Ten Questions With...Austin Carr
Austin Carr was selected by the Dallas Mavericks in the 1980 NBA expansion draft. Taken from the roster of the Cleveland Cavaliers, Carr (a 9-year veteran at the time) became one of the original Dallas Mavericks players. Although his Mavericks career lasted only eight games, Carr was there from the beginning and took time to talk with Randy Krone about those early days in the history of the Dallas Mavericks.
- In the summer of 1980, did you have any idea the Cavaliers would expose you to the expansion draft?
Not at first. I had just signed a new deal with Cleveland and then they told me they wanted to protect some younger players because they (Dallas) wouldn't pick me up at my age and then I end up being the first player they take. I felt it was kind of underhanded but I guess that's how it goes.
- What were your initial thoughts when you heard Dallas had taken you?
Because I had come to the Cavaliers at such an early stage in their existence, I knew what was about to happen and what I was dealing with. It didn't really bother me but I wanted to find out who I was playing with. I think that may be the one mistake the organization made early on - they got the players before they had a coach. Because when Dick Motta got here, he got rid of almost everyone...I was the last player they got rid of.
- Did you hear from anybody in the organization after the draft?
I talked to Rick Sund and Norm Sonju. Because there was a big Notre Dame contingent here in Dallas I really began feeling comfortable. I talked to quite a few of the Notre Dame alumni and after talking to them, and to team management, I began feeling much more comfortable with the situation.
- Things weren't all that advanced for the Mavericks organization in 1980. The first training camp was held in the gym of the Royal Haven Baptist Church. What did you think when you showed up for that camp?
(Laughing) The first thing I thought was 'WOW, this is expansion.' That was about it. Mr. Carter owned the team then and he was up front with everyone. He was a first class guy. They were talking about the new arena and all that was to come. I was hoping, and praying, that things would work out here but unfortunately they didn't.
- Were you told what your role on the team was projected to be?
No, we didn't discuss anything like that. Coach Motta's mindset, when he got here, was that he was going to get his own guys and, I think, they went right into trying to get rid of all of us. That's just how I felt the whole thing was going down. He didn't want the 25 players they brought in here so he was going to go out and get his own players.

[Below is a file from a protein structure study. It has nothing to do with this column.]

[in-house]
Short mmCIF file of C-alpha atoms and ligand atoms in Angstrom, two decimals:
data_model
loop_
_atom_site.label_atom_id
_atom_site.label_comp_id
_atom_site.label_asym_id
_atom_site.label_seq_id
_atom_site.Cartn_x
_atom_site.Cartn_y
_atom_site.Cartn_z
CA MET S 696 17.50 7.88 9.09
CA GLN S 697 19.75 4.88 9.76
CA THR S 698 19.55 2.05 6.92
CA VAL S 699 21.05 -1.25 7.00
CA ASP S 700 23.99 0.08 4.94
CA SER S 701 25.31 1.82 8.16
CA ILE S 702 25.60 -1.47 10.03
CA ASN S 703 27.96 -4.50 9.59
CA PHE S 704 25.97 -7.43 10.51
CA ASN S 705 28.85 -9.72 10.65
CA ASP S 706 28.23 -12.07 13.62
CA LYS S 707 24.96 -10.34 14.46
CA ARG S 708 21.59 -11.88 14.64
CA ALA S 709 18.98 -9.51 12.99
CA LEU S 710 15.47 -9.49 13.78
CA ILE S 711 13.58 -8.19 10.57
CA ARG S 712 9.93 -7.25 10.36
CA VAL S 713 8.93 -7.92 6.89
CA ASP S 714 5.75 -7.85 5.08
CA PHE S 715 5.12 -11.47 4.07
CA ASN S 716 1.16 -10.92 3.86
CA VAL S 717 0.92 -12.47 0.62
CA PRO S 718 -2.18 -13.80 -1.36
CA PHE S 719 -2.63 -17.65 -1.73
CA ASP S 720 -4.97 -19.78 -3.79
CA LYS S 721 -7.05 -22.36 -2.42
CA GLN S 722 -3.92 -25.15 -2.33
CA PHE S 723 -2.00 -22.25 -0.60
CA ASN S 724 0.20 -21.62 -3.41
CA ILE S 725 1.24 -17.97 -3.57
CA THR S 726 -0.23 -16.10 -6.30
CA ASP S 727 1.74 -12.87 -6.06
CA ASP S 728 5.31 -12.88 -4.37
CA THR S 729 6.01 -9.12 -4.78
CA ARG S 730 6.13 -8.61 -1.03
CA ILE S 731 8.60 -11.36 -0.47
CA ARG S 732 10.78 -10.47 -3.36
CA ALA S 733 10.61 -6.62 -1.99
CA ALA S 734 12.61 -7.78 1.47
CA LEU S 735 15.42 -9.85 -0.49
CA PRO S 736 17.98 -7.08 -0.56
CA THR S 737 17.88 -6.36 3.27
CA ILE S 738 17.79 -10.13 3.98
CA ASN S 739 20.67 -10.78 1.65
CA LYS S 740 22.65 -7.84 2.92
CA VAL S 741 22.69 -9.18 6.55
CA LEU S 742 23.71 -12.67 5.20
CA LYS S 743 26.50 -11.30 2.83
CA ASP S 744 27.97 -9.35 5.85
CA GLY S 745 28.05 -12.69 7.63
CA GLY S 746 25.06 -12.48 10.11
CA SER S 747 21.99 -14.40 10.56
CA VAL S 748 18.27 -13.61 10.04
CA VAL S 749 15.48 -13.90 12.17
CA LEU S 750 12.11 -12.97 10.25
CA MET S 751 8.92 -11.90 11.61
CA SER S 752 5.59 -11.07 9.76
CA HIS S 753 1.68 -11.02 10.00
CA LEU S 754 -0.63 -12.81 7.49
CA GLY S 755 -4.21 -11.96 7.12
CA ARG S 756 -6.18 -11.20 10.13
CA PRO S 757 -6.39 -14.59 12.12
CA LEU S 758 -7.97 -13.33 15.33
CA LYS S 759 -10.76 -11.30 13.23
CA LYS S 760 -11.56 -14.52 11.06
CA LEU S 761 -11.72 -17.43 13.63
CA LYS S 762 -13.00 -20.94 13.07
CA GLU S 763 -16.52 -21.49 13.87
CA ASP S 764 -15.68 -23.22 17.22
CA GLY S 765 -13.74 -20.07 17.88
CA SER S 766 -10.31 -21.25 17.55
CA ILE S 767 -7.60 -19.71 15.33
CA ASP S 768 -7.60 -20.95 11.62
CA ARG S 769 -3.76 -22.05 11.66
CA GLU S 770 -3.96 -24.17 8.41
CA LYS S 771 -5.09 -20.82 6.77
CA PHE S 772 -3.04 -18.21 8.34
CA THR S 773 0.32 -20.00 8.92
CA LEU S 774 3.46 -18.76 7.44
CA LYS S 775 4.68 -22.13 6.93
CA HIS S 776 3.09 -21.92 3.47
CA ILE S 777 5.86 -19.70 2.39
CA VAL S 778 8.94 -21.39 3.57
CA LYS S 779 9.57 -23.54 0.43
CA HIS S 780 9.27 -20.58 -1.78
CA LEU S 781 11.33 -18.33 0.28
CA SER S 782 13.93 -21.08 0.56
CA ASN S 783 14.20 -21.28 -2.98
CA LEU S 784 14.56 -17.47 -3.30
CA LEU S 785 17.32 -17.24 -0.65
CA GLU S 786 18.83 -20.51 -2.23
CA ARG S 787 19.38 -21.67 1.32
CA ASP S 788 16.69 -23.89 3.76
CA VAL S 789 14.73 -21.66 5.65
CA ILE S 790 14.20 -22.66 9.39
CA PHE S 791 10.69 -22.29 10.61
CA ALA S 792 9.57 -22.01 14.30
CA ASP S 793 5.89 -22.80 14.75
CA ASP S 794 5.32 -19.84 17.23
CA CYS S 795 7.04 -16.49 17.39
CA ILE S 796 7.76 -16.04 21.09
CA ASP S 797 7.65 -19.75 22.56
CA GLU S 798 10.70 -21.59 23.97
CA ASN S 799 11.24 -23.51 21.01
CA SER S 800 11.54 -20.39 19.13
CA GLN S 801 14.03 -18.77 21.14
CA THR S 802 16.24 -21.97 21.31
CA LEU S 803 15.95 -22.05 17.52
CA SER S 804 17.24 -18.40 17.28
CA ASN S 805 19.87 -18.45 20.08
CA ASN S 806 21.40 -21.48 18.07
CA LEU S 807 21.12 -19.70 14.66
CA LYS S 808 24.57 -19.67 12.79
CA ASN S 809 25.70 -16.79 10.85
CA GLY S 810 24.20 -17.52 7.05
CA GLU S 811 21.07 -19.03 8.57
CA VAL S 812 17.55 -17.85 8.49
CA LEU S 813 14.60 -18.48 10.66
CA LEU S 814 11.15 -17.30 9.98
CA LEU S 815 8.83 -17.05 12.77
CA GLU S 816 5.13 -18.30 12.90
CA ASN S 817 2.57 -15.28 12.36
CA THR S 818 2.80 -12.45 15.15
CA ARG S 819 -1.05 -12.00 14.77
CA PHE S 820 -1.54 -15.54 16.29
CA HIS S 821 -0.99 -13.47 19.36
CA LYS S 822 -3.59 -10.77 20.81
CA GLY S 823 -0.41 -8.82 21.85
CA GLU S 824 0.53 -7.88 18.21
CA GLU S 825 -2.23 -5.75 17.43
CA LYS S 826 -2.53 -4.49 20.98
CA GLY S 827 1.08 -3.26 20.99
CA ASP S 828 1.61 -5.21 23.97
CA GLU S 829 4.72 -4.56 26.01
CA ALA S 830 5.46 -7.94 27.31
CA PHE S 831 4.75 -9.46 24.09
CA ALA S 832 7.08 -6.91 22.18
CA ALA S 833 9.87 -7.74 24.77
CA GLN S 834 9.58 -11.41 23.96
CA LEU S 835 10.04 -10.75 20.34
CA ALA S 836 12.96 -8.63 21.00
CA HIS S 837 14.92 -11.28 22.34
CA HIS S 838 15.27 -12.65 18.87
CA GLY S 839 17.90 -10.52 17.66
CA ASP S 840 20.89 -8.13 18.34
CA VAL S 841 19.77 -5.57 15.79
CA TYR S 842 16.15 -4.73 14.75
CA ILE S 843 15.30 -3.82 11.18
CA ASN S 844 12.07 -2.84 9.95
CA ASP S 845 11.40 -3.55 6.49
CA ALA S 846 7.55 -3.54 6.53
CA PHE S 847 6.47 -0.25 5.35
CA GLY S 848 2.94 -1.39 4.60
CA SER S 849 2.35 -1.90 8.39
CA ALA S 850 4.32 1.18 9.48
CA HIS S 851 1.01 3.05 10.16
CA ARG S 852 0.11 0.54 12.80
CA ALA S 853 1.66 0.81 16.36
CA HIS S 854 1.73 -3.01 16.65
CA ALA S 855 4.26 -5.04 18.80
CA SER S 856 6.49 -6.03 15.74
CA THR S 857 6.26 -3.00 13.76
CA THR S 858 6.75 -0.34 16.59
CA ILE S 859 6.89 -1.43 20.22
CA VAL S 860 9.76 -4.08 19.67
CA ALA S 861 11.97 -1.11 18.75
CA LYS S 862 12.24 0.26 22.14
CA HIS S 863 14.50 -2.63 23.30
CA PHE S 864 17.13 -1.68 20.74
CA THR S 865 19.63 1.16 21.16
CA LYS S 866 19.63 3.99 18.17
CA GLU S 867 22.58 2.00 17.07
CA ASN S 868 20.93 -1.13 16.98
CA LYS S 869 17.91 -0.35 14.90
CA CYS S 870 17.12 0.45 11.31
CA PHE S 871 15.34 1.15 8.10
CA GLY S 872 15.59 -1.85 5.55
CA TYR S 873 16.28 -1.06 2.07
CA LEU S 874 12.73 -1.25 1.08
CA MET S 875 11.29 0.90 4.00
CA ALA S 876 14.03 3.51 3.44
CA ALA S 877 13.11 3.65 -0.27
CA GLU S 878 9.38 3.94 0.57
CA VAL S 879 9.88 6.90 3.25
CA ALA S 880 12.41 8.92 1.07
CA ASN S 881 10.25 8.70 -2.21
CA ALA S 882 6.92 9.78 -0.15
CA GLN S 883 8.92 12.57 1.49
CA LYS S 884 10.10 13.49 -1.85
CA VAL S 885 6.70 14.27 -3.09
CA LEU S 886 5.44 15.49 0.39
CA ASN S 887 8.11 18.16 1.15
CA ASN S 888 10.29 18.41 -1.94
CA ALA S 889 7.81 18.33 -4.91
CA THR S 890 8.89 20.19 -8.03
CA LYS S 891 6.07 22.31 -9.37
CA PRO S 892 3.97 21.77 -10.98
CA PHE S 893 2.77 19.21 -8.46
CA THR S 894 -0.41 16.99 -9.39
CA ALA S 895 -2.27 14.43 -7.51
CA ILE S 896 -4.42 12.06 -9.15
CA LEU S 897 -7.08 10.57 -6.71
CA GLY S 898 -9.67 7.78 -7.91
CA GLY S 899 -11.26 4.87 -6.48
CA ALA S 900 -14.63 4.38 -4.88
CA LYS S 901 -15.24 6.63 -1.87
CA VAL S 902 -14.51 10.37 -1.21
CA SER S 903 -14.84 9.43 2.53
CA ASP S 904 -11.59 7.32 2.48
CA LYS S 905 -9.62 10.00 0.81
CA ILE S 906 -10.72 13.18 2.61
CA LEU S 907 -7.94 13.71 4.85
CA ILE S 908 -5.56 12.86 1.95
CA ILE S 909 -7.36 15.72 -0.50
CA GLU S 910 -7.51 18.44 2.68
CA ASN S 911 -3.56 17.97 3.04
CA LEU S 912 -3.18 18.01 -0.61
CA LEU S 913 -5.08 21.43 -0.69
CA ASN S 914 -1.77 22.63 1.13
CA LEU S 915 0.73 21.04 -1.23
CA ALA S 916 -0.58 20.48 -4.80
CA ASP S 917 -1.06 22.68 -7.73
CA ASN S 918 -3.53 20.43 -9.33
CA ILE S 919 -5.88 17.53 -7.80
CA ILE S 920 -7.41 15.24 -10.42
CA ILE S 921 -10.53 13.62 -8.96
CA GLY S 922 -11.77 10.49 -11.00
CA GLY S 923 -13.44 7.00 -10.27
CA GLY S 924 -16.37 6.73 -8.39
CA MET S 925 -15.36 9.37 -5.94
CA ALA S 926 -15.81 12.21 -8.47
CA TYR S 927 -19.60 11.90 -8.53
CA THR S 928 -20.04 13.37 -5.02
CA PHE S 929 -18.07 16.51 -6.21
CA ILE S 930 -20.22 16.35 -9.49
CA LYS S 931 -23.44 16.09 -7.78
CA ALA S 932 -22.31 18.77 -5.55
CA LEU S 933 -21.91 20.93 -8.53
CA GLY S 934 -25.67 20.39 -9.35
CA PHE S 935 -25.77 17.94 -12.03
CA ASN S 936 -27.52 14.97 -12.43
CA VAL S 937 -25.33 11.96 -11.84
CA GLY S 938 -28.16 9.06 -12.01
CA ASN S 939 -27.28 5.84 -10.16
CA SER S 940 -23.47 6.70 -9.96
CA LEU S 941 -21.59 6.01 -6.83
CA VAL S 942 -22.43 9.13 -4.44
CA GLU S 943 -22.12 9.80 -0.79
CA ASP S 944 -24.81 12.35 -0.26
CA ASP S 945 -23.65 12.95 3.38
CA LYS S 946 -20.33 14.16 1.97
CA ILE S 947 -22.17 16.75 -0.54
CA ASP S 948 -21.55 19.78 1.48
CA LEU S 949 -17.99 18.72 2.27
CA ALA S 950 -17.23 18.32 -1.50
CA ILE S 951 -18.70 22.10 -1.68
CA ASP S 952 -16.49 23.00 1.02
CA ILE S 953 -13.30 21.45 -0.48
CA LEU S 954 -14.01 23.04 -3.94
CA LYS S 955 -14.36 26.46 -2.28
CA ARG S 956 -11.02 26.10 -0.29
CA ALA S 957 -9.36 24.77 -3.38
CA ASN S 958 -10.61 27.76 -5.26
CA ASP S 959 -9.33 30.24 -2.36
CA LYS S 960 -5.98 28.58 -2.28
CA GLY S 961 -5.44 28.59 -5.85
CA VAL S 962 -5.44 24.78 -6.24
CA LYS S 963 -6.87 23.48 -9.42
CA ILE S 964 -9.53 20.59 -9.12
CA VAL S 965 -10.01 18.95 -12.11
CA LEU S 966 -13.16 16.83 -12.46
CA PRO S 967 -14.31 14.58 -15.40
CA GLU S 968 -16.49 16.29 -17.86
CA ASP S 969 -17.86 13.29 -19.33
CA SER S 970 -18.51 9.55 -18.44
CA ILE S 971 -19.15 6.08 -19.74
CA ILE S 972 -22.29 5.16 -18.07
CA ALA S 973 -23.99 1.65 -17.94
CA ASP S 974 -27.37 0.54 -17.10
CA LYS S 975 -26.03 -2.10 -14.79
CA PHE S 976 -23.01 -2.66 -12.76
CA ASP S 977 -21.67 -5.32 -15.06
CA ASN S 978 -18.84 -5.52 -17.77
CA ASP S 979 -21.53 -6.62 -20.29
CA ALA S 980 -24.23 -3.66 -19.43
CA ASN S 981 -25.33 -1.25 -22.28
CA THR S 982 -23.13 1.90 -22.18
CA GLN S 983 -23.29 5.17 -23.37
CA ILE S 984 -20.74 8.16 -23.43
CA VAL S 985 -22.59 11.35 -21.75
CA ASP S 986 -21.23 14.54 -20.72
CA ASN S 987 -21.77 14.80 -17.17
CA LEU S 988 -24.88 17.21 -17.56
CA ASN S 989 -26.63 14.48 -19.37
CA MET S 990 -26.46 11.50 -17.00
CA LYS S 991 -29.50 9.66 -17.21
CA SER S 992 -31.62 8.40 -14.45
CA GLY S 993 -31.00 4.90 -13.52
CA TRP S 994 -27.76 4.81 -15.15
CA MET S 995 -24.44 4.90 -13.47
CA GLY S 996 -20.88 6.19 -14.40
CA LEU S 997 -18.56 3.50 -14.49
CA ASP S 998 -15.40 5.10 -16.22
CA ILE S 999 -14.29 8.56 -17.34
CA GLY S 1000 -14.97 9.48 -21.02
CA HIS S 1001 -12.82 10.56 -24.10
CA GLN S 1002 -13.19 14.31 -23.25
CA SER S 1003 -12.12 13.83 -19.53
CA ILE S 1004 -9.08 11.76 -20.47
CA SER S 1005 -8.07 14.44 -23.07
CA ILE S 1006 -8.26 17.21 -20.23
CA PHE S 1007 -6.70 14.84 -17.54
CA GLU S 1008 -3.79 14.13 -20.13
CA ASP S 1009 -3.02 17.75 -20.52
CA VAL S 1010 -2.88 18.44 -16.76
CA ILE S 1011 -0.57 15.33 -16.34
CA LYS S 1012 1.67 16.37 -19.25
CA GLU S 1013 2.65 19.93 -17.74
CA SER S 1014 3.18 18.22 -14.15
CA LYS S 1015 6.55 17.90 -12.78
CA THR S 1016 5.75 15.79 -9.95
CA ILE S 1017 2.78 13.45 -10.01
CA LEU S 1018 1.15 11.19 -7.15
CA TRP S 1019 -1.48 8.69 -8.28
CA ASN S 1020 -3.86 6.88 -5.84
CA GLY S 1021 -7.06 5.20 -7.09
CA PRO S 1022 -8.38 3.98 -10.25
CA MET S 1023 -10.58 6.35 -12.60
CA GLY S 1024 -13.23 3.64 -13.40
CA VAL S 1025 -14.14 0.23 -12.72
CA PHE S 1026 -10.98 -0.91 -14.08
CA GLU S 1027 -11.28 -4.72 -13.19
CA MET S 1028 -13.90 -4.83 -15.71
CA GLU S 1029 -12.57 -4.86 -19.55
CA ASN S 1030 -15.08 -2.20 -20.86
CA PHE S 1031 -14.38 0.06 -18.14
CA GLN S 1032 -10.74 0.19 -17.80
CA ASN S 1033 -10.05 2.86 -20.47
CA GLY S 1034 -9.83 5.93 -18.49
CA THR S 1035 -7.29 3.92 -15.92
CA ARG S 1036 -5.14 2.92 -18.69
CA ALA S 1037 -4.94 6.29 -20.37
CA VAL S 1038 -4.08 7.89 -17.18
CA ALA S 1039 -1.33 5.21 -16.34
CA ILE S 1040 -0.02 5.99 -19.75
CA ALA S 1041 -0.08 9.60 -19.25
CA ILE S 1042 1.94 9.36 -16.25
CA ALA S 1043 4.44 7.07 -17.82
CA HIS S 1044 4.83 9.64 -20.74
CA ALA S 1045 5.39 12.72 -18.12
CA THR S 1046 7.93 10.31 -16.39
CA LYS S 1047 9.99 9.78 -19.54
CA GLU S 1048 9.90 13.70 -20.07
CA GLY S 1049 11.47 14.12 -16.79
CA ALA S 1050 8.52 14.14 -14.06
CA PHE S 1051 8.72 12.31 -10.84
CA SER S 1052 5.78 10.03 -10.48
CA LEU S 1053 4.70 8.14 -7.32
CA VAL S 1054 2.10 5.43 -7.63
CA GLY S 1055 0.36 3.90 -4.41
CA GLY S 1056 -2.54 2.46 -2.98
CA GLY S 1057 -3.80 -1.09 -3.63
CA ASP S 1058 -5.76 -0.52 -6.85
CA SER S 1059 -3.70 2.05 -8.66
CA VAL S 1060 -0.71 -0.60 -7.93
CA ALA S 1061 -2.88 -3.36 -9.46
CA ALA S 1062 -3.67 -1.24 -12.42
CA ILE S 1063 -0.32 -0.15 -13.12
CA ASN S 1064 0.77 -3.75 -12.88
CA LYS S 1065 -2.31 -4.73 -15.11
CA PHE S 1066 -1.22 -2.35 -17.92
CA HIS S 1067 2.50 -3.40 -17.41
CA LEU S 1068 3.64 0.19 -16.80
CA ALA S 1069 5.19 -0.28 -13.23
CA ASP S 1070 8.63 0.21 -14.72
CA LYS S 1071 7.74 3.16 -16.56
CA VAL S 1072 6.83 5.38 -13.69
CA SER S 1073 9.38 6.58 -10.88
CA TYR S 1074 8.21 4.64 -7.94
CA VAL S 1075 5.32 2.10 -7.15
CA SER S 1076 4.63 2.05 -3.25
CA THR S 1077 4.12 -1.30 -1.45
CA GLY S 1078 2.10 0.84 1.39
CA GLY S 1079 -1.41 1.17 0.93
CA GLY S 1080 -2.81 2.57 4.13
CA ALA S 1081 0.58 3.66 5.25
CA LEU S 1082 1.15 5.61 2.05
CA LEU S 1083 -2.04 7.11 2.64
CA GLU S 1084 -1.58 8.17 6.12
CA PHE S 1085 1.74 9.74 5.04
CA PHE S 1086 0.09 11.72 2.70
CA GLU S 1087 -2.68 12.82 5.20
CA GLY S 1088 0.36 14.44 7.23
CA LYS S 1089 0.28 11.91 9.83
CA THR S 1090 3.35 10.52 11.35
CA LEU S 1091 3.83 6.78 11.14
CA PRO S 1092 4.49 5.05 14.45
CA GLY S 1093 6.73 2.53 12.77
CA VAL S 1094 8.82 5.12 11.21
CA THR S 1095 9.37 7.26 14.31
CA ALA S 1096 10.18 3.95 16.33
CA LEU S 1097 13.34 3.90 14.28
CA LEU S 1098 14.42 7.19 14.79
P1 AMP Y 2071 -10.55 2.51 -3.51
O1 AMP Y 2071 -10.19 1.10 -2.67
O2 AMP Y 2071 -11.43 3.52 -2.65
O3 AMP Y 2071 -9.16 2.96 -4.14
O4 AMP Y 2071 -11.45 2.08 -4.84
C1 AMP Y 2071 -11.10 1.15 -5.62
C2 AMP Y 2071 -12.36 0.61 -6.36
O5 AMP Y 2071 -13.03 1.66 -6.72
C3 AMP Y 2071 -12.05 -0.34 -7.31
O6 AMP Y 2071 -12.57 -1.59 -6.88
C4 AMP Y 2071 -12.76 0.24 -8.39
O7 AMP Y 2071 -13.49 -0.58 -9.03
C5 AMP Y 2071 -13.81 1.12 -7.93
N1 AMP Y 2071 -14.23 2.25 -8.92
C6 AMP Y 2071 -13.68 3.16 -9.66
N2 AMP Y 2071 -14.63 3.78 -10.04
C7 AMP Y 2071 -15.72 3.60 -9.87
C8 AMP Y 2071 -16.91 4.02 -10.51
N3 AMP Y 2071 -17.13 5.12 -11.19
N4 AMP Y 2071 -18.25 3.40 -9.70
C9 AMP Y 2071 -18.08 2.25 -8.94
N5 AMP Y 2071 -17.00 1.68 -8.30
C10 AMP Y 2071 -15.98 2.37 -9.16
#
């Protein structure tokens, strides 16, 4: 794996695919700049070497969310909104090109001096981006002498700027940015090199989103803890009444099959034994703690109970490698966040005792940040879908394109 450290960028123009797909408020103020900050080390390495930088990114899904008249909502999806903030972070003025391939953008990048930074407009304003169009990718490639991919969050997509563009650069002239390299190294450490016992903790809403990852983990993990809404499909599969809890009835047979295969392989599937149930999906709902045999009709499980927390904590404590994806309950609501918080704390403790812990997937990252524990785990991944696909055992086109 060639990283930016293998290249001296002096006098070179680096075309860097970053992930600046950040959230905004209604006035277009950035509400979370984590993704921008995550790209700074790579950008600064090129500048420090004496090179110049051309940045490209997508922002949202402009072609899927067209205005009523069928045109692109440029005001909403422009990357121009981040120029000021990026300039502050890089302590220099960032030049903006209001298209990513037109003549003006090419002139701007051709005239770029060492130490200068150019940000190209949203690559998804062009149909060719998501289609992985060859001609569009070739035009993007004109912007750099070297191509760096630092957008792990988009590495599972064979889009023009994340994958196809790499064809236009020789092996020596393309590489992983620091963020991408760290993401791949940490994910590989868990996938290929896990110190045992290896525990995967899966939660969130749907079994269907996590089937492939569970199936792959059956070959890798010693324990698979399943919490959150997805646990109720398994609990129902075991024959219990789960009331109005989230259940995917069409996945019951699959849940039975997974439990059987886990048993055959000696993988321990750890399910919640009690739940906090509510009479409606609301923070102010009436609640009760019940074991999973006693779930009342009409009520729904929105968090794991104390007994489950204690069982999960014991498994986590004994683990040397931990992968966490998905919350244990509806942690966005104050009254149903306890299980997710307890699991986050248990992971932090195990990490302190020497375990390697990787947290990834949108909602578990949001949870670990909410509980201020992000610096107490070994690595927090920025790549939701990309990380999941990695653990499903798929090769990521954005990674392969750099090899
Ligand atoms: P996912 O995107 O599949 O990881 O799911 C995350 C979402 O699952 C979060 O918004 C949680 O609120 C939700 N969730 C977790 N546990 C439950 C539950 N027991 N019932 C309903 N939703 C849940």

- As you look back on that camp, what are your thoughts on Dick Motta's comment, "I have four types of players here: players with bad contracts, players with bad injuries, players with bad attitudes or bad players?"
Because I had been around different guys that had played for Coach Motta, I kind of had an idea of what person he was. I was probably the player he was talking about with bad injuries. I was one of the ones he was talking about. But, I kind of knew what he was like. He was a tough guy and was like the coach I had played for the previous nine seasons, Bill Fitch.
- You had played your entire career in Cleveland for Head Coach Bill Fitch. In the time you were here, how did he differ from Dick Motta?
They were similar in that they were very demanding. They knew what it took to win and knew what it took to win. They demanded excellence and I had no problem with that. There was definitely a 'my way or the highway' attitude.
- You only appeared in eight games for Dallas - did you have an idea of how that season was going to play out?
I knew from what I went through in Cleveland the first year, what it was going to be like. What happened was we had 25 players in that first camp and only Bingo Smith and myself had ever played together. We had to get used to each other and what happens in those situations is that you got players who maybe don't have a contract or are trying to get a contract and they can become individualists instead of team guys. That's was our biggest problem, we had too many of that type of player. There wasn't enough time for us to gel as a team because it was like a make-shift situation. We had to get it going, get it together and get ready for the season. That's tough to do when you've got guys coming from all different situations. Some have never played and now they think this is their chance. There are other guys looking to get a contract. There was just so much to overcome. It was tough but I had gone through it before so I knew what to expect.
- At that point in your career, were you prepared to go back to square one and try to build something with an expansion team?
No. I wasn't prepared for that, I really wasn't. At that point in my career, I had had too many knee operations and I really wasn't prepared to come out and start from scratch again. In some ways, the trade to Washington helped me but unfortunately I ended up having another knee operation. As I said, I was one of the ones Coach Motta was talking about when he talked of the guys with injury problems.
- Prior to your trade to the Washington Bullets, had you asked to be traded or was it a team decision?
No, it was a matter of purging the roster. I never asked to be traded. As a matter of fact, we were on our way to play against Washington when I got traded and I ended up playing against my teammates that night. Mr. Carter was a great owner and I had no negative thoughts at all. I was actually looking forward to spending time here.